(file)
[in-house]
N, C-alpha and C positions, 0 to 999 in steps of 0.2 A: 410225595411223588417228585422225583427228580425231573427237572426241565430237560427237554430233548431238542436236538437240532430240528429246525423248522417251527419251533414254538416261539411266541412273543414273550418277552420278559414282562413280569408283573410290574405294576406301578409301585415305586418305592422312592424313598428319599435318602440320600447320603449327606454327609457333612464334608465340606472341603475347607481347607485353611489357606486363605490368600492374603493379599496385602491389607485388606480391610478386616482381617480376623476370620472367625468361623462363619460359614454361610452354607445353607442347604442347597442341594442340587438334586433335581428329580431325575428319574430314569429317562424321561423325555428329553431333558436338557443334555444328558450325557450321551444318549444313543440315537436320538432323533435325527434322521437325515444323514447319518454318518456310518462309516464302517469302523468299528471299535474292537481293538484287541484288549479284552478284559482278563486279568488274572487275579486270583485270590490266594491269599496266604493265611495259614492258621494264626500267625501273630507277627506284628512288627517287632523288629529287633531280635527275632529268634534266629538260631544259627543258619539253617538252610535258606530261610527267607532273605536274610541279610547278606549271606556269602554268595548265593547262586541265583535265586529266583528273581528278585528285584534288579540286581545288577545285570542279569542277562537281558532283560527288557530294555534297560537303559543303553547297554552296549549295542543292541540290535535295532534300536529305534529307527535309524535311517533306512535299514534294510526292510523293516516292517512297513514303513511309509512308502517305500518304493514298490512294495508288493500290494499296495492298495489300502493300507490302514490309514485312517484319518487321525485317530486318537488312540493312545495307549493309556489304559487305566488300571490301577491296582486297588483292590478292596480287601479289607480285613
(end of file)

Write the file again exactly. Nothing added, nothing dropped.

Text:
[in-house]
N, C-alpha and C positions, 0 to 999 in steps of 0.2 A: 410225595411223588417228585422225583427228580425231573427237572426241565430237560427237554430233548431238542436236538437240532430240528429246525423248522417251527419251533414254538416261539411266541412273543414273550418277552420278559414282562413280569408283573410290574405294576406301578409301585415305586418305592422312592424313598428319599435318602440320600447320603449327606454327609457333612464334608465340606472341603475347607481347607485353611489357606486363605490368600492374603493379599496385602491389607485388606480391610478386616482381617480376623476370620472367625468361623462363619460359614454361610452354607445353607442347604442347597442341594442340587438334586433335581428329580431325575428319574430314569429317562424321561423325555428329553431333558436338557443334555444328558450325557450321551444318549444313543440315537436320538432323533435325527434322521437325515444323514447319518454318518456310518462309516464302517469302523468299528471299535474292537481293538484287541484288549479284552478284559482278563486279568488274572487275579486270583485270590490266594491269599496266604493265611495259614492258621494264626500267625501273630507277627506284628512288627517287632523288629529287633531280635527275632529268634534266629538260631544259627543258619539253617538252610535258606530261610527267607532273605536274610541279610547278606549271606556269602554268595548265593547262586541265583535265586529266583528273581528278585528285584534288579540286581545288577545285570542279569542277562537281558532283560527288557530294555534297560537303559543303553547297554552296549549295542543292541540290535535295532534300536529305534529307527535309524535311517533306512535299514534294510526292510523293516516292517512297513514303513511309509512308502517305500518304493514298490512294495508288493500290494499296495492298495489300502493300507490302514490309514485312517484319518487321525485317530486318537488312540493312545495307549493309556489304559487305566488300571490301577491296582486297588483292590478292596480287601479289607480285613